Obstructive Shock

Chapter: Obstructive Shock
McMaster Section Editor(s): Waleed Alhazzani
Section Editor(s) in Interna Szczeklika: Andrzej Budaj, Wiktoria Leśniak, Miłosz Jankowski
McMaster Author(s): Bram Rochwerg, Maurizio Cecconi, Antonio Messina
Author(s) in Interna Szczeklika: Miłosz Jankowski
Additional Information

Definition, etiology, pathogenesis Top

See Shock

Clinical features and diagnosis Top

Symptoms of shock (usually rapidly evolving) and of the underlying disease are seen.

Diagnostic Tests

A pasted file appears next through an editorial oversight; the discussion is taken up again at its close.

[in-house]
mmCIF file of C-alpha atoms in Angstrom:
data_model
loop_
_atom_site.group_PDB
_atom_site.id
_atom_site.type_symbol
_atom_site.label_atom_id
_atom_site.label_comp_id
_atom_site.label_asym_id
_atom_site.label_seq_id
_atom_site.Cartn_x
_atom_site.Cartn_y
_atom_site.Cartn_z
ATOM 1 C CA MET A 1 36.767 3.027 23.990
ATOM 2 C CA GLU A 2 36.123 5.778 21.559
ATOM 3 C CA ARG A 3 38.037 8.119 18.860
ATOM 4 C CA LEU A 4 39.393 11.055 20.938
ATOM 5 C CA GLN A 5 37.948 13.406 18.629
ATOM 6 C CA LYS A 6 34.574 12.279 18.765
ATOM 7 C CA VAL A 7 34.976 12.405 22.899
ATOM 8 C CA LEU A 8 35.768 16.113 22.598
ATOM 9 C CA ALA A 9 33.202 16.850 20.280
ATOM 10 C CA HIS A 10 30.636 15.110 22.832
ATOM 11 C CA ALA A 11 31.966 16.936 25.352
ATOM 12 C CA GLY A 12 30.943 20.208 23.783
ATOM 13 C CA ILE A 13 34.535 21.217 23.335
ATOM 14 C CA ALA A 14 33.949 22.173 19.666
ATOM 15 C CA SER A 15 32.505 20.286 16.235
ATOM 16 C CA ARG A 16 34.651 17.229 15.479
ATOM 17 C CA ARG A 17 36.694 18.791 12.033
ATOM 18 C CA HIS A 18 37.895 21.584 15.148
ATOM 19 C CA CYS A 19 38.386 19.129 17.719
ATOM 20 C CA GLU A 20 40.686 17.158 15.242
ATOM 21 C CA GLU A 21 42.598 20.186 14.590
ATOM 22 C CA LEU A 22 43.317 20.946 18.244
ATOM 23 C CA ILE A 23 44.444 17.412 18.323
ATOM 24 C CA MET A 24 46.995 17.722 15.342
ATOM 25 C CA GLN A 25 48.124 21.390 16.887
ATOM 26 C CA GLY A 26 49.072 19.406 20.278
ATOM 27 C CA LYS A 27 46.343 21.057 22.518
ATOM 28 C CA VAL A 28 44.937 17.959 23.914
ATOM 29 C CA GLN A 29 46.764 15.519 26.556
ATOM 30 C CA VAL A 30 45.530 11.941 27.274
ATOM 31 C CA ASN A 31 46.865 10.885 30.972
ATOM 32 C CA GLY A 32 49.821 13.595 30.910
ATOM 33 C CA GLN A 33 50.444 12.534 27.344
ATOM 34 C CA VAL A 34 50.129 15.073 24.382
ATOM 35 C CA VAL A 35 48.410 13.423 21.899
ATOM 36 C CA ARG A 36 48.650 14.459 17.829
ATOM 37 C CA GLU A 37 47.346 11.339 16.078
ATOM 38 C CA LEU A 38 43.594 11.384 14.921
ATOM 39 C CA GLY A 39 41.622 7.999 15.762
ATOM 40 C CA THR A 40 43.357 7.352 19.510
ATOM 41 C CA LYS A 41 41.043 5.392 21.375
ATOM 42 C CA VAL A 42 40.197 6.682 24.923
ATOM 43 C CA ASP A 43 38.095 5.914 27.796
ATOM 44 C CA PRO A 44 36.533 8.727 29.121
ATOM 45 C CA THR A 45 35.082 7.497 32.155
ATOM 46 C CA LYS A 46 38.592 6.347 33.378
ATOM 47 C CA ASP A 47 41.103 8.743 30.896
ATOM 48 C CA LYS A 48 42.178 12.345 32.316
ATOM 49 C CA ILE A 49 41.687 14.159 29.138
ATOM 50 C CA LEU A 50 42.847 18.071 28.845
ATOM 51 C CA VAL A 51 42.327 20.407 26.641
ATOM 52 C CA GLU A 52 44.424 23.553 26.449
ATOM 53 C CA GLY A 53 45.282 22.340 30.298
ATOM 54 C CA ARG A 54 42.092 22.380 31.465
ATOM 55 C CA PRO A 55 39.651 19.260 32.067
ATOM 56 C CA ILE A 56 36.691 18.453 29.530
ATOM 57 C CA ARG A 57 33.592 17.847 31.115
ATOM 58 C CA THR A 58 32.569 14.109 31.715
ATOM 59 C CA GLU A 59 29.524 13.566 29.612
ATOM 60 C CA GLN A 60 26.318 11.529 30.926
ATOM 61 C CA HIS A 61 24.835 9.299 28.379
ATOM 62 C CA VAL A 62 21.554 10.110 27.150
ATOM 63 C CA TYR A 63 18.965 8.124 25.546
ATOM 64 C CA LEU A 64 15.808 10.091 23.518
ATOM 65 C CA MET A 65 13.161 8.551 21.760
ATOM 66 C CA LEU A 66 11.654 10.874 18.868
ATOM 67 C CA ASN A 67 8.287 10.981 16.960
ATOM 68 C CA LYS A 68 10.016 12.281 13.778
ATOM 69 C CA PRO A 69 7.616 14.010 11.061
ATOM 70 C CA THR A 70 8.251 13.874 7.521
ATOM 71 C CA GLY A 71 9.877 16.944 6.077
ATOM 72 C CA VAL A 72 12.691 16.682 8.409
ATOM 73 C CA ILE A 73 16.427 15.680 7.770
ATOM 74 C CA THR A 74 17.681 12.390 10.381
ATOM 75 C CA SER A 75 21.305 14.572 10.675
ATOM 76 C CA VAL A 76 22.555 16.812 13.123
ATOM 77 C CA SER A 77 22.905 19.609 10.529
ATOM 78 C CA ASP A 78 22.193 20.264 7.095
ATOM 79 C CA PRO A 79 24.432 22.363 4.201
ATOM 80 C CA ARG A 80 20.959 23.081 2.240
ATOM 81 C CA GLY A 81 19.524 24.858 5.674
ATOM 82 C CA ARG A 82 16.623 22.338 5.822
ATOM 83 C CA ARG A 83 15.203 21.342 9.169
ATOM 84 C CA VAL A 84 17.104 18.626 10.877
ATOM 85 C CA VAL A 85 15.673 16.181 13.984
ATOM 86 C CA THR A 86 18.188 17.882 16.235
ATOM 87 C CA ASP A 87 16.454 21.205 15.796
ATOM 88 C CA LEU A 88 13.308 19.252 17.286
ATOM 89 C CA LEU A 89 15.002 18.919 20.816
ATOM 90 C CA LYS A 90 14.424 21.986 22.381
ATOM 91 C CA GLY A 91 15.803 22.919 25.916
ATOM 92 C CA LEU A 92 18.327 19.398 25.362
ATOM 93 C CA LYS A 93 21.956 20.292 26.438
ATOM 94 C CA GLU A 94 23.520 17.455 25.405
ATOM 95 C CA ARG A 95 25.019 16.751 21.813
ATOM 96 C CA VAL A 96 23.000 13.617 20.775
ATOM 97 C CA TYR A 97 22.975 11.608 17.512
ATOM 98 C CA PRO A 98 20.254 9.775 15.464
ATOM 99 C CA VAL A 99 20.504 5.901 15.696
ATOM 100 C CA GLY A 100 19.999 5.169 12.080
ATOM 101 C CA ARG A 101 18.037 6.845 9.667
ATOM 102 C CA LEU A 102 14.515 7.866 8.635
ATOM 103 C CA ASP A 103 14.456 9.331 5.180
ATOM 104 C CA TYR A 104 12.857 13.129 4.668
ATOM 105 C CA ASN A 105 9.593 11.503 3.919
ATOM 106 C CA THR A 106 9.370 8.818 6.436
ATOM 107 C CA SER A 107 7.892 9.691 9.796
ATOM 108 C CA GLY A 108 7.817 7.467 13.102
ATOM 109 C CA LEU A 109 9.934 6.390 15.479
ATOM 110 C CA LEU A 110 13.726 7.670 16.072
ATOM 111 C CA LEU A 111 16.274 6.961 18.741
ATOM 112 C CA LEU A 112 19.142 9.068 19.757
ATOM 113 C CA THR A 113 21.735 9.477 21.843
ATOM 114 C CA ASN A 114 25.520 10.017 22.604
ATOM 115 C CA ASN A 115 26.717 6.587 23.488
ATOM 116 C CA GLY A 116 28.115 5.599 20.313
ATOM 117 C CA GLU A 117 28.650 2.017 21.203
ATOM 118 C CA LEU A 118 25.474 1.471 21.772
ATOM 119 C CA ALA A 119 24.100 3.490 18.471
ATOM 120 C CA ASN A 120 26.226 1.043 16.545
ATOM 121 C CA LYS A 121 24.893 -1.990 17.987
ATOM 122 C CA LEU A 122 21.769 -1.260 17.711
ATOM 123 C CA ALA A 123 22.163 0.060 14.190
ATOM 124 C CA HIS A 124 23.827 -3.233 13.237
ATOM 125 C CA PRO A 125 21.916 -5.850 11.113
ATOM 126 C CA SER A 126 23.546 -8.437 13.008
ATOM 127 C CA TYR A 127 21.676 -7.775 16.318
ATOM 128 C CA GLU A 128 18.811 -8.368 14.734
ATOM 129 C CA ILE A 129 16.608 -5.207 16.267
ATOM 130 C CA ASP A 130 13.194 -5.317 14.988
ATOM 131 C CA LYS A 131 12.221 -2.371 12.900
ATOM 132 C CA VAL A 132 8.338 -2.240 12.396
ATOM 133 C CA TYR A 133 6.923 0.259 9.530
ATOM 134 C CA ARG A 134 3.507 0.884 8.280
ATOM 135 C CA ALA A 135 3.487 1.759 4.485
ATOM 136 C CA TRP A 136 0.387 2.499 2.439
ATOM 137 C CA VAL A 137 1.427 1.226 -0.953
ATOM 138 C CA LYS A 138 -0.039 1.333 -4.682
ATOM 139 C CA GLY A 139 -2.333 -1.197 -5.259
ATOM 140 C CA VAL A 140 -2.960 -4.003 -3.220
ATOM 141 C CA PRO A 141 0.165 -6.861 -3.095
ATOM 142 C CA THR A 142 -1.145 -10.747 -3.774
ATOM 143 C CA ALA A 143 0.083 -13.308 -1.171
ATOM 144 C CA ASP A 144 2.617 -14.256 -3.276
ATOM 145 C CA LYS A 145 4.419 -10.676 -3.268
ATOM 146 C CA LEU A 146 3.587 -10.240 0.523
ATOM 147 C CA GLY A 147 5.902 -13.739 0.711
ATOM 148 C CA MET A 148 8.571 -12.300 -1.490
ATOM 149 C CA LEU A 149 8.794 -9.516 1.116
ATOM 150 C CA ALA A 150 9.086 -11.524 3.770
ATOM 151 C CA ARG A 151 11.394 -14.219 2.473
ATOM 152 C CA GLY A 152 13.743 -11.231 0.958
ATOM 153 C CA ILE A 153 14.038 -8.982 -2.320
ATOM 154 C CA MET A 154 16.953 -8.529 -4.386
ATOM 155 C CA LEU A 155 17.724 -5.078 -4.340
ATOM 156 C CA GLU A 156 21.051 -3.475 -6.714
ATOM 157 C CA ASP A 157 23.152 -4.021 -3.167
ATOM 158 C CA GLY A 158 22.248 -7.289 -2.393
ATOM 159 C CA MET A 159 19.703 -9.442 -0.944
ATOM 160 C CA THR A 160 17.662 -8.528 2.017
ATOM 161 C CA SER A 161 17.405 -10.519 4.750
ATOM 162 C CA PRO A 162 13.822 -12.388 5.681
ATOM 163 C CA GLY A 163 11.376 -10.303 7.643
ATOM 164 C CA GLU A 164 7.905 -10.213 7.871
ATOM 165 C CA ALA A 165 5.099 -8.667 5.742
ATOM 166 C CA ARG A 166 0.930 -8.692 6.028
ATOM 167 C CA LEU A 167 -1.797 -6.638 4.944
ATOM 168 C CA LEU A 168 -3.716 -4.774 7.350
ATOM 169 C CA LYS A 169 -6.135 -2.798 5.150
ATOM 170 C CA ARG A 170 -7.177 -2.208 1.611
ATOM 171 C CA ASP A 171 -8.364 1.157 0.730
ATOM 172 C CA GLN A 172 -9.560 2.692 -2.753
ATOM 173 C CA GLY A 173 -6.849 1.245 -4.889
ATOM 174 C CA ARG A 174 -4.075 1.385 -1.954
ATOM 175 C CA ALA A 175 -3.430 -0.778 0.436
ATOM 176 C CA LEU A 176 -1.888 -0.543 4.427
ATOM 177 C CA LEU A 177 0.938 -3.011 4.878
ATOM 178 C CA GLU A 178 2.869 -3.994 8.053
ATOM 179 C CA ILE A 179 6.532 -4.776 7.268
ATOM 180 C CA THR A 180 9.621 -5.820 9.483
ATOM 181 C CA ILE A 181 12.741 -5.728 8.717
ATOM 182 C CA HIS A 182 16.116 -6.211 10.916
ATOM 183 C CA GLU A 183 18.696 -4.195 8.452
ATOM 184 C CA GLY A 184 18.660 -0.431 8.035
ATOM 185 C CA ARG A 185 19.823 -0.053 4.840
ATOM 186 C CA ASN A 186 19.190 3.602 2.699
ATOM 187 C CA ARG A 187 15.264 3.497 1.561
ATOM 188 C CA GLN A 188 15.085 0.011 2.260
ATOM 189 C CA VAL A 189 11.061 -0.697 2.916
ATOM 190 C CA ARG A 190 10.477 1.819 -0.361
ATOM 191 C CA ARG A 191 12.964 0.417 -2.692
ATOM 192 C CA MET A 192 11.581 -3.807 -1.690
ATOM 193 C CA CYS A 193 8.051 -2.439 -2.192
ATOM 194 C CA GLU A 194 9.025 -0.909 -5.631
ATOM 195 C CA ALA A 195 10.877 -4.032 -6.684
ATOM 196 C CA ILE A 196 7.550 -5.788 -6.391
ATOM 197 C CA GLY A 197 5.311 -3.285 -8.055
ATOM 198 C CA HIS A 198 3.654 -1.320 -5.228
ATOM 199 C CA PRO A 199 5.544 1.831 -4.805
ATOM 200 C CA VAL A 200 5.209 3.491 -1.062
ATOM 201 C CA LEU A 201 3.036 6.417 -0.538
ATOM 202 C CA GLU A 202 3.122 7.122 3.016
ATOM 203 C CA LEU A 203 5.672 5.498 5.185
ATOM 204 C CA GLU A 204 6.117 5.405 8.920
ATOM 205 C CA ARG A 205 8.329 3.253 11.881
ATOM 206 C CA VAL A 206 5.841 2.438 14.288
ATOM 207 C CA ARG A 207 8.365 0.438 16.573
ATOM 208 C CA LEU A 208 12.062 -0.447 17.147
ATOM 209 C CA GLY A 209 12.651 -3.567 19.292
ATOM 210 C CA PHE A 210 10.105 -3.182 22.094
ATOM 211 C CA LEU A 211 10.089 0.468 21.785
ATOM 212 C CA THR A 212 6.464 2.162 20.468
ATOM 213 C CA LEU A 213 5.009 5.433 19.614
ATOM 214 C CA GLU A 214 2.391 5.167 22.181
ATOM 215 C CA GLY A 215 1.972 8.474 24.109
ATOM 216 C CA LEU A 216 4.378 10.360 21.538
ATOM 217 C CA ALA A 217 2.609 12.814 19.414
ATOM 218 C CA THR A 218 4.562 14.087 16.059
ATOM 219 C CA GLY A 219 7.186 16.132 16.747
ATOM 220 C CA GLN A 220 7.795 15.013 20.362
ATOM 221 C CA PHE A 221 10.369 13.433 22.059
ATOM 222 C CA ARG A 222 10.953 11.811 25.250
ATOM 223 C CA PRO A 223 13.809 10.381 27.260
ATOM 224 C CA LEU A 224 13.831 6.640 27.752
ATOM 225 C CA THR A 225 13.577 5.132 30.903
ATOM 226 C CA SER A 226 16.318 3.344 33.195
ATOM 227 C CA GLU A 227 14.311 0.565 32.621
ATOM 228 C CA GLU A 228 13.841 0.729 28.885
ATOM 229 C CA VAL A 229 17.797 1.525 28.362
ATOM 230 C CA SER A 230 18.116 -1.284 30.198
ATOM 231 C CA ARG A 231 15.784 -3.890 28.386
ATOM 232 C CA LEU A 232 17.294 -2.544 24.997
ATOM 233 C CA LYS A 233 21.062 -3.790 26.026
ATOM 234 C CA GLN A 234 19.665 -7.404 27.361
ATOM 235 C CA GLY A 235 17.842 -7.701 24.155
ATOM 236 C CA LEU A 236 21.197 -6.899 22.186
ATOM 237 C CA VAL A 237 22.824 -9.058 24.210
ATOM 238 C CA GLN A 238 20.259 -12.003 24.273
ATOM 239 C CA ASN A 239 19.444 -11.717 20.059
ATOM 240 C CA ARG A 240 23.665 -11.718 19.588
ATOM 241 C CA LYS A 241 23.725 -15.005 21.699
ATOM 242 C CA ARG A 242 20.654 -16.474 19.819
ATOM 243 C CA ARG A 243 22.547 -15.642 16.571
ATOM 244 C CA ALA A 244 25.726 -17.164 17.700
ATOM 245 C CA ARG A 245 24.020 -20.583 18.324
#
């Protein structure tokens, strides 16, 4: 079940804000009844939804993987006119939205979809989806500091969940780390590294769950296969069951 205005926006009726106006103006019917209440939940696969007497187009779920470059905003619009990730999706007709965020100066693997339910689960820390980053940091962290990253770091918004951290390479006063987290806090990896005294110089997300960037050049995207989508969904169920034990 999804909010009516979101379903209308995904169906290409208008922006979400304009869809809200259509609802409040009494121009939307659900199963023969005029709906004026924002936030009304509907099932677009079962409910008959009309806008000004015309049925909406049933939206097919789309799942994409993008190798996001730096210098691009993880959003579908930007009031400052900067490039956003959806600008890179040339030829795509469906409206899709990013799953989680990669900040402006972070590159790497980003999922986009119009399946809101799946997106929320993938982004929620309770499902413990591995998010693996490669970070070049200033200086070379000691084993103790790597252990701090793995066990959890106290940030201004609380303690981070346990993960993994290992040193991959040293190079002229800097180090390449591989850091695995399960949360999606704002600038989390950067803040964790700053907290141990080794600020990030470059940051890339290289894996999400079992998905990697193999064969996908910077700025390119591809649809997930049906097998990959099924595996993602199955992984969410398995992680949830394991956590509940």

Imaging studies are crucial: Chest radiographs may show pneumothorax. Computed tomography (CT) angiography may confirm pulmonary embolism. Ultrasonography may detect or suggest cardiac tamponade, heart tumors, intracardiac thrombosis, pneumothorax, and venous thrombosis associated with pulmonary embolism.

Also see Shock.

Treatment Top

Manage the underlying condition as soon as possible. In patients with cardiac tamponade, perform pericardiocentesis. In case of tension pneumothorax, perform decompression. In patients with pulmonary embolism, consider administration of thrombolysis and start anticoagulation therapy if feasible (see Pulmonary Embolism). In case of a heart tumor, intracardiac thrombosis, or cardiac tamponade related to aortic dissection or heart wall rupture, refer the patient for cardiac surgery.

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